Francisco Mejia, C, Cleveland Indians

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Francisco Mejia, 22, has reached the fantasy radar quickly in his professional career. He was acquired by the Indians in 2013 and progressed to the Double-A level in his fourth full season. He had a slash line of .297/.346/.490 with 14 home runs and 52 RBIs for Akron last year. Mejia’s bat is for real, as shown by his 50-game hit streak in the minors in the 2016 season.

The switch-hitting Mejia made his Major League debut for the Indians last year during fall call-ups but didn’t fare too well. He put up a .154/.214/.154, slash line in 14 plate appearances. However, he is unquestionably the real deal, and his minor league track record speaks for itself. Additionally, in his small sample last season, his average exit velocity was about seven mph above the MLB average.

Despite the depth of the Indians' roster, it's clear that the Indians' are already factoring its top-rated prospect into its plans. Currently, that plan is for Mejia to remain at catcher. Although third also appears to remain an option with Yan Gomes and Roberto Perez still present in the Cleveland clubhouse.  Gomes and Perez have proven to be tremendous defensive catchers. What they lack at the plate, they make up for behind it.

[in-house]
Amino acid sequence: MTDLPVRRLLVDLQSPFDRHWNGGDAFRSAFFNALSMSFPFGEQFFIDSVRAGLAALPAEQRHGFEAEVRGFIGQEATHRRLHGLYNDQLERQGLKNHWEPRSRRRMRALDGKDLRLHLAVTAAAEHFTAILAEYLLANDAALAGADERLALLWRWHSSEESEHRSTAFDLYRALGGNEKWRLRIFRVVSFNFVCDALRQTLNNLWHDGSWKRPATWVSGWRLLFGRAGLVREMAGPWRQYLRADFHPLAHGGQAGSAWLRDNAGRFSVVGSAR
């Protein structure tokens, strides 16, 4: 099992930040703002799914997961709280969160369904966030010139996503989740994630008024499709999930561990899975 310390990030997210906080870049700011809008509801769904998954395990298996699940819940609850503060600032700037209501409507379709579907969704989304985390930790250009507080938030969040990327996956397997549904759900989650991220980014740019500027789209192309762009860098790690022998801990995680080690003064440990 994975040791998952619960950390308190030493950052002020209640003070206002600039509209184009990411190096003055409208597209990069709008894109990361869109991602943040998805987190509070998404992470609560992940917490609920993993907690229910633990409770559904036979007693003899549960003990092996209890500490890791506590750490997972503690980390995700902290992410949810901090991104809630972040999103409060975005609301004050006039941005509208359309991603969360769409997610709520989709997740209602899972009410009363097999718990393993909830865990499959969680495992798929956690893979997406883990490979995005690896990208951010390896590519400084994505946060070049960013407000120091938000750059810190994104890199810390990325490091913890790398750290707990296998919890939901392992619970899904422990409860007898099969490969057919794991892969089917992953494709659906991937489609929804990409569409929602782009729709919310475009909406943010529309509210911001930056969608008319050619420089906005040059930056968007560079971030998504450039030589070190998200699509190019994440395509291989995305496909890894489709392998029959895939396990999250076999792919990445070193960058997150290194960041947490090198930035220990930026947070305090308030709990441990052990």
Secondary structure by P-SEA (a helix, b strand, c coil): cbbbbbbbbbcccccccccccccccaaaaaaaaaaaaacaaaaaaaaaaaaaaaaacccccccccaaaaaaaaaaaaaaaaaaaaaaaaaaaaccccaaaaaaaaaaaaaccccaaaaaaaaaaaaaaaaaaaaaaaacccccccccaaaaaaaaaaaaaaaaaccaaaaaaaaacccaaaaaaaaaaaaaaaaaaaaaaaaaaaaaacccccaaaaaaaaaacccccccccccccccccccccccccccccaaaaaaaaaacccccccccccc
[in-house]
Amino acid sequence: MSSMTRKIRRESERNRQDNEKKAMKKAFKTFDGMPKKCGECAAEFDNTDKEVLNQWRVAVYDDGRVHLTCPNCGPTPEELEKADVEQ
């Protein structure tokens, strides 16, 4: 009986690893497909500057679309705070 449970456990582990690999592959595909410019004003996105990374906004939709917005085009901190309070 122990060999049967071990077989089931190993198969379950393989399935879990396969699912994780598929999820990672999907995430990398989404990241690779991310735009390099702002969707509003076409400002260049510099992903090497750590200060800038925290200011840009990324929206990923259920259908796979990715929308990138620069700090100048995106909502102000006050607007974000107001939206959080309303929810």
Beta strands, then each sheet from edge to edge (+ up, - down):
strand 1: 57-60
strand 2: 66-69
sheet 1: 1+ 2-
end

Francisco Mejia is expected to open the 2018 season with Triple-A Columbus, but his time is going to come in the majors. He is being targeted as a potential well-above-average hitter at the position. His isolated power is steadily increasing. His bat is such a weapon that the Indians had him experiment at third base to enhance versatility and get his bat to the majors sooner. Mejia is going to make himself a fantasy presence in the 2018 season. You need to buy into him now!

2018 Fantasy Baseball Position Previews
CatcherFirst BaseSecond BaseThird BaseShortstopOutfieldStarting PitcherRelief PItcher

Check out the rest of our great Fantasy Baseball content as the 2018 season approaches.

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1 comment

Wednesday February 28, 2018 - Fantasy Baseball Links - FantasyRundown.com February 28, 2018 - 12:01 pm

[…] Baseball Prospect Rankings: FantasySixPack.net looks at the top 10 prospects for the 2018 fantasy […]